4 Budget Hacks For Retirement, According to Financial Experts

·4 min read

Pretty much any retirement advice boils down to one line: The earlier you start, the better. As reported by The New York Times, people who start saving for retirement at age 22 end up with nearly $560,000 more than those who started saving at 32. If you're closer to the latter number, it's easy to get the impression you missed the call, however, the truth is that the ship never leaves port—not really. Of course, financial advice in general is an incalculably broad topic, but there are a few tips and tricks you can deploy at any time to get started on a solid nest egg. Read on to learn from financial experts what the best budget hacks are that'll set you up for retirement.

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1

Look into catch-up contributions.

For most of your career, there are limits on how much you can put into a retirement account like a 401(k). It's wise to max out the amount of your paycheck that goes into this fund. You should also make use of your employer's contribution matching program, provided they offer such a benefit (it's a common perk at mid-sized for-profit firms these days). But the big one comes when you hit 50: catch-up contributions.

Financial services company Western&Southern Financial Group explains that catch-up contributions basically lift the ceiling on how much you can contribute to a retirement fund. For instance, this year, the Internal Revenue Service (IRS) allows individuals to contribute up to $20,500 to a 401(k), up from $19,500 for the prior year. But if you're over 50, you can add an additional $6,500 to that, bringing the total annual tally to $27,000.

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2

Delay your social security.

Once you turn 62, you can start to see the years of Social Security deductions from your paycheck payoff. But if you can hold off a few years, thanks to a program called Delayed Retirement Credits, you'll earn even more. The exact rate is dependent on the year you were born (the Social Security Administration has a handy chart that can help you calculate) but in general, it earns you more in the long term.

"For every year you can delay receiving a Social Security payment before you reach age 70, you can increase the amount you receive in the future," Debra Greenberg, director of Bank of America's retirement and personal wealth solutions department, told Merrill Edge.

3

Get a financial advisor.

One of the single best things you can do to prepare for retirement is to get a really solid financial advisor in your Rolodex. Finding a trusty one isn't as easy as walking into your local Bank of America and talking to the first person you run into, though.

There are several professional organizations that maintain thorough databases of financial planners, including the XY Planning Network, the Garrett Network, and, of course, the National Association of Personal Financial Advisors (NAPFA).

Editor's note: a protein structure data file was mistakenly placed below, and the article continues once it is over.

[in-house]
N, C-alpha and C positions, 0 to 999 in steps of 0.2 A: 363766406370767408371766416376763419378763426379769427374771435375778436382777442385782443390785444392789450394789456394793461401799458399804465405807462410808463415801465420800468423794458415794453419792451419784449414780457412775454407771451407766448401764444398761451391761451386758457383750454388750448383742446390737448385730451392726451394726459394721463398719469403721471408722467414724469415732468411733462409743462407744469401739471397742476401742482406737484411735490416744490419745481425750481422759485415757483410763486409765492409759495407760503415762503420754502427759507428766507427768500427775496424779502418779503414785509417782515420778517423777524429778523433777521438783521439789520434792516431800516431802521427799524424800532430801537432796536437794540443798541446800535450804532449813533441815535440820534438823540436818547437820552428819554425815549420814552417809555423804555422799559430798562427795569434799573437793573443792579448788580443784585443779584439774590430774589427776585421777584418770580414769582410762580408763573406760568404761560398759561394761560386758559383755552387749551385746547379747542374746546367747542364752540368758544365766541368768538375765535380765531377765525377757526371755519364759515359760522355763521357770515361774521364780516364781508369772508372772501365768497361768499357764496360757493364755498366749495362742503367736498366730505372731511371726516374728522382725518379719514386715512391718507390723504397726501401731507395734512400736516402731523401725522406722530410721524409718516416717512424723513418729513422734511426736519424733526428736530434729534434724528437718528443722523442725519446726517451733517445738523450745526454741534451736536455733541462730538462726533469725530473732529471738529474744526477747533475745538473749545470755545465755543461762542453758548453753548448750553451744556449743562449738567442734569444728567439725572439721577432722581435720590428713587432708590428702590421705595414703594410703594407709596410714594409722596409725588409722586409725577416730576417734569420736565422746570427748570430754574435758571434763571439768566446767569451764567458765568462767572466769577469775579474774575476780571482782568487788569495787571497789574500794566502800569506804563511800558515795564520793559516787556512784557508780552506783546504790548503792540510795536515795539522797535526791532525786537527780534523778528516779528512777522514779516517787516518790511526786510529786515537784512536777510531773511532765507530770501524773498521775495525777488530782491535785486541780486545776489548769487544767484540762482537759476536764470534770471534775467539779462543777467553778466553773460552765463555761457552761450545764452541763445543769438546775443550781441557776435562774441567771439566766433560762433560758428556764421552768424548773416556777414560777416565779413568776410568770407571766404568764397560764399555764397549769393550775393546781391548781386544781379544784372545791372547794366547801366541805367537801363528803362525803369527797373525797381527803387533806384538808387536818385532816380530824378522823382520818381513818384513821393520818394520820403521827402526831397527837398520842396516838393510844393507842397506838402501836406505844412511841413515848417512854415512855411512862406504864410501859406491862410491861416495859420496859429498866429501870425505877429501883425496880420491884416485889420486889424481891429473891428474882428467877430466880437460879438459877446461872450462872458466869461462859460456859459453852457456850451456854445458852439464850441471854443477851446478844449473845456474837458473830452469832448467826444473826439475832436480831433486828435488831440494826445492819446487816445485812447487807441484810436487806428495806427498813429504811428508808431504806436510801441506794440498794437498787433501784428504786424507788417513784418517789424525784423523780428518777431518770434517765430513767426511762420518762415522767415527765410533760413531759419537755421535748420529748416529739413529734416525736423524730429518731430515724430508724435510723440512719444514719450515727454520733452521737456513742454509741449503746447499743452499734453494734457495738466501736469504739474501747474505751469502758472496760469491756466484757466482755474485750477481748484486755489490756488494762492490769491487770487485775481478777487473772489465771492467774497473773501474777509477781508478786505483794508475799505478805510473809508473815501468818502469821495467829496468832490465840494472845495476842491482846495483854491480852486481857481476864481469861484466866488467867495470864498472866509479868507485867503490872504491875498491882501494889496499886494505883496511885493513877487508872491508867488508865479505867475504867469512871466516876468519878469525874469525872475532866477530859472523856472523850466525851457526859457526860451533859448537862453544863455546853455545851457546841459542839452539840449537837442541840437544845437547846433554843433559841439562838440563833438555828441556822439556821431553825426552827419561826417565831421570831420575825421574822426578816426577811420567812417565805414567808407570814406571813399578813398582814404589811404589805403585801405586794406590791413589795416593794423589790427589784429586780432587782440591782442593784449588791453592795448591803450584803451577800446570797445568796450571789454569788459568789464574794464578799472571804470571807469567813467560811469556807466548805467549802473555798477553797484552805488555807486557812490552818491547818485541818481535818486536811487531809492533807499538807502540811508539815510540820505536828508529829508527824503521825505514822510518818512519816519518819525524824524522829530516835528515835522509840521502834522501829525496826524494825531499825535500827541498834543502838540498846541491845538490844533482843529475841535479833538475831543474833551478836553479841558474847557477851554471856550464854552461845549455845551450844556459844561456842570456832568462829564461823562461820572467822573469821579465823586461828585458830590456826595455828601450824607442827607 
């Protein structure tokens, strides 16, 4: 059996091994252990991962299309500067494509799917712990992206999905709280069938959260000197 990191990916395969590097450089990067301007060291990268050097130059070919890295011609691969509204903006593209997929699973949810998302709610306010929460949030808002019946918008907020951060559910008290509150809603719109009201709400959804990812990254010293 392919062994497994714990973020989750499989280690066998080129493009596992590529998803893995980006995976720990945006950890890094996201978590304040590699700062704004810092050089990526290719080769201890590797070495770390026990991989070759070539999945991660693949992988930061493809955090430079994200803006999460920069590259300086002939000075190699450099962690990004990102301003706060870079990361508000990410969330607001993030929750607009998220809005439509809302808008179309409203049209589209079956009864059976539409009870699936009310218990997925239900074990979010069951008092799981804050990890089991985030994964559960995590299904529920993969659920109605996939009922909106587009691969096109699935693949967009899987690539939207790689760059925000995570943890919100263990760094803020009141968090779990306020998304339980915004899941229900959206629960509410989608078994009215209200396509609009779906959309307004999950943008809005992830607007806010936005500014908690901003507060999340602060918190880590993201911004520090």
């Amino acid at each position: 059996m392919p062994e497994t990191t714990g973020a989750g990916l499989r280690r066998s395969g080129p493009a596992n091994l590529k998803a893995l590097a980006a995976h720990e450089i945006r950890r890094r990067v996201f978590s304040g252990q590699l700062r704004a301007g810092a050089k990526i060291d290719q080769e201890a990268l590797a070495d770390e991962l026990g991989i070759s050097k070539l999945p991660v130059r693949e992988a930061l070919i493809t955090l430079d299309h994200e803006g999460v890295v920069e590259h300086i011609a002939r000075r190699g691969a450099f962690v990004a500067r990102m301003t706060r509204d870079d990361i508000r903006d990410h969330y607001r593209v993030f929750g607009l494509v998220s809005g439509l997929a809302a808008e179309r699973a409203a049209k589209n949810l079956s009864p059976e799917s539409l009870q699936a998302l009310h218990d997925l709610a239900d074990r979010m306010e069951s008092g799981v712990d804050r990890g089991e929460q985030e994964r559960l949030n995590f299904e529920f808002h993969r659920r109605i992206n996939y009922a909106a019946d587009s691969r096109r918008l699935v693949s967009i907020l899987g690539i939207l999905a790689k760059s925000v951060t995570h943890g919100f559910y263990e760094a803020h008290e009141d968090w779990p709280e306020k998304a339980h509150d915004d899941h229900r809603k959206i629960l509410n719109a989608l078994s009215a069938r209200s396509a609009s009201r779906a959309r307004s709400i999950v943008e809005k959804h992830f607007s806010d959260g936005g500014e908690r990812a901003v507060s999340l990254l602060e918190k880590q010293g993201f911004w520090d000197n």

Forbes reports financial advisors aren't cheap, ranging from around $250 per hour to more than $5,000 if you're looking to keep one on retainer. There are those, too, who operate on fees, essentially skimming a percentage off any extra earnings your assets earn; NAPFA and the Garrett Network, for what it's worth, only list advisors who operate off a fee. Above all, your intent should be to find someone who's a fiduciary—meaning they're effectively duty-bound to act with your best interests, rather than their own potential profit, in mind.

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4

Consolidate your accounts.

Your first employer opened your retirement account with Fidelity. Your second, TD Ameritrade. Your third, Wells Fargo. Soon enough, you're fielding what feels like a weekly deluge of envelopes with details about retirement accounts at a slew of banks, all for the high crime of trying to build out your résumé. The easiest way to make it stop is to consolidate your accounts into one—a move that, as a bonus, has a financial incentive too.

"People can end up with smaller IRAs and old 401(k)s and so forth," Christine Benz, director of personal finance at Morningstar, a personal finance research firm, told CNBC. Not only is this annoying, but CNBC reports employers can just cash out small accounts (typically under $1,000) and send you a check, effectively removing that money from your retirement fund. There's also the matter that withdrawing requires a fee; the more accounts you have, the more fees you have to pay. And this is to say nothing of just how head-spinning the process of tracking it all can be.

Yes, consolidating all of your disparate accounts can be a pain in the neck. You could do it yourself by calling up every individual bank. An alternative method is to just tap that financial advisor. You're basically paying to keep the earnings you already have, but money can't buy more time.